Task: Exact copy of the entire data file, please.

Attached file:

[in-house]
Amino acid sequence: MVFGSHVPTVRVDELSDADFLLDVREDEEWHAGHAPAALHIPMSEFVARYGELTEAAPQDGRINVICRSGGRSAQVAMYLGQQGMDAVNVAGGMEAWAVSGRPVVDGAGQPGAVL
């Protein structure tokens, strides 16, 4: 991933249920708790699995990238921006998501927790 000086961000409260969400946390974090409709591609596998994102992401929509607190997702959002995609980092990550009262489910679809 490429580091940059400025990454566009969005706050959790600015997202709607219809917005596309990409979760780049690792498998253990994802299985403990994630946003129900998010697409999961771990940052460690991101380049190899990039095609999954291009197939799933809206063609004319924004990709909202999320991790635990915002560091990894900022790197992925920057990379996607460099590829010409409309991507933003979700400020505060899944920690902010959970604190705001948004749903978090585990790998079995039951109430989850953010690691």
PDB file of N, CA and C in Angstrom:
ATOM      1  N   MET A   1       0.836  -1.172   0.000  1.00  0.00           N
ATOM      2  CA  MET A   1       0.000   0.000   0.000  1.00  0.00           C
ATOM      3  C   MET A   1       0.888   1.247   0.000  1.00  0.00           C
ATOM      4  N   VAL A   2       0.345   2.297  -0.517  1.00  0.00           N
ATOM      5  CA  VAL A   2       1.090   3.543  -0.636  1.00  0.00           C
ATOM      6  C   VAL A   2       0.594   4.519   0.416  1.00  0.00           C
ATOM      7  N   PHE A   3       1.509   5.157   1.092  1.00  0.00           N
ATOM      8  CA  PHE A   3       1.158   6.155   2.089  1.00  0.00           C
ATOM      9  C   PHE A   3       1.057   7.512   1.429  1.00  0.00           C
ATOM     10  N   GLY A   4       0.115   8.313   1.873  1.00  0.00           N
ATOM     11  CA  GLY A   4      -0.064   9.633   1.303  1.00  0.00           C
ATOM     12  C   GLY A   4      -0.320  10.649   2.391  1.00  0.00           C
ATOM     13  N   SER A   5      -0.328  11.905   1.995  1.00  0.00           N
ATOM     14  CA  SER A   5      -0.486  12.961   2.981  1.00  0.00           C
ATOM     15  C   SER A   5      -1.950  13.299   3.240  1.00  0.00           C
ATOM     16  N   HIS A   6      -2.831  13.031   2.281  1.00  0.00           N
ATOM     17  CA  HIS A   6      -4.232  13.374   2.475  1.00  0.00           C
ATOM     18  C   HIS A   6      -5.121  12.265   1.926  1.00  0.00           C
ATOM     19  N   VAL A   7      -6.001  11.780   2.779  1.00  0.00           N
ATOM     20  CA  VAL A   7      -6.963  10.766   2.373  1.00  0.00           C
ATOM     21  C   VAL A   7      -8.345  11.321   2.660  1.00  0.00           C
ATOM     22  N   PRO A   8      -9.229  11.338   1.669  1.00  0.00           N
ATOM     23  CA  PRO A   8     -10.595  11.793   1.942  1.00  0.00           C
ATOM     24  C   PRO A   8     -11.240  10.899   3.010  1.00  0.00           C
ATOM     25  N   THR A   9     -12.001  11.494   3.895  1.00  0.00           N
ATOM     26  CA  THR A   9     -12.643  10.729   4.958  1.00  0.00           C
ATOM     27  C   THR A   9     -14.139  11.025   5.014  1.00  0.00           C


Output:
[in-house]
Amino acid sequence: MVFGSHVPTVRVDELSDADFLLDVREDEEWHAGHAPAALHIPMSEFVARYGELTEAAPQDGRINVICRSGGRSAQVAMYLGQQGMDAVNVAGGMEAWAVSGRPVVDGAGQPGAVL
């Protein structure tokens, strides 16, 4: 991933249920708790699995990238921006998501927790 000086961000409260969400946390974090409709591609596998994102992401929509607190997702959002995609980092990550009262489910679809 490429580091940059400025990454566009969005706050959790600015997202709607219809917005596309990409979760780049690792498998253990994802299985403990994630946003129900998010697409999961771990940052460690991101380049190899990039095609999954291009197939799933809206063609004319924004990709909202999320991790635990915002560091990894900022790197992925920057990379996607460099590829010409409309991507933003979700400020505060899944920690902010959970604190705001948004749903978090585990790998079995039951109430989850953010690691």
PDB file of N, CA and C in Angstrom:
ATOM      1  N   MET A   1       0.836  -1.172   0.000  1.00  0.00           N
ATOM      2  CA  MET A   1       0.000   0.000   0.000  1.00  0.00           C
ATOM      3  C   MET A   1       0.888   1.247   0.000  1.00  0.00           C
ATOM      4  N   VAL A   2       0.345   2.297  -0.517  1.00  0.00           N
ATOM      5  CA  VAL A   2       1.090   3.543  -0.636  1.00  0.00           C
ATOM      6  C   VAL A   2       0.594   4.519   0.416  1.00  0.00           C
ATOM      7  N   PHE A   3       1.509   5.157   1.092  1.00  0.00           N
ATOM      8  CA  PHE A   3       1.158   6.155   2.089  1.00  0.00           C
ATOM      9  C   PHE A   3       1.057   7.512   1.429  1.00  0.00           C
ATOM     10  N   GLY A   4       0.115   8.313   1.873  1.00  0.00           N
ATOM     11  CA  GLY A   4      -0.064   9.633   1.303  1.00  0.00           C
ATOM     12  C   GLY A   4      -0.320  10.649   2.391  1.00  0.00           C
ATOM     13  N   SER A   5      -0.328  11.905   1.995  1.00  0.00           N
ATOM     14  CA  SER A   5      -0.486  12.961   2.981  1.00  0.00           C
ATOM     15  C   SER A   5      -1.950  13.299   3.240  1.00  0.00           C
ATOM     16  N   HIS A   6      -2.831  13.031   2.281  1.00  0.00           N
ATOM     17  CA  HIS A   6      -4.232  13.374   2.475  1.00  0.00           C
ATOM     18  C   HIS A   6      -5.121  12.265   1.926  1.00  0.00           C
ATOM     19  N   VAL A   7      -6.001  11.780   2.779  1.00  0.00           N
ATOM     20  CA  VAL A   7      -6.963  10.766   2.373  1.00  0.00           C
ATOM     21  C   VAL A   7      -8.345  11.321   2.660  1.00  0.00           C
ATOM     22  N   PRO A   8      -9.229  11.338   1.669  1.00  0.00           N
ATOM     23  CA  PRO A   8     -10.595  11.793   1.942  1.00  0.00           C
ATOM     24  C   PRO A   8     -11.240  10.899   3.010  1.00  0.00           C
ATOM     25  N   THR A   9     -12.001  11.494   3.895  1.00  0.00           N
ATOM     26  CA  THR A   9     -12.643  10.729   4.958  1.00  0.00           C
ATOM     27  C   THR A   9     -14.139  11.025   5.014  1.00  0.00           C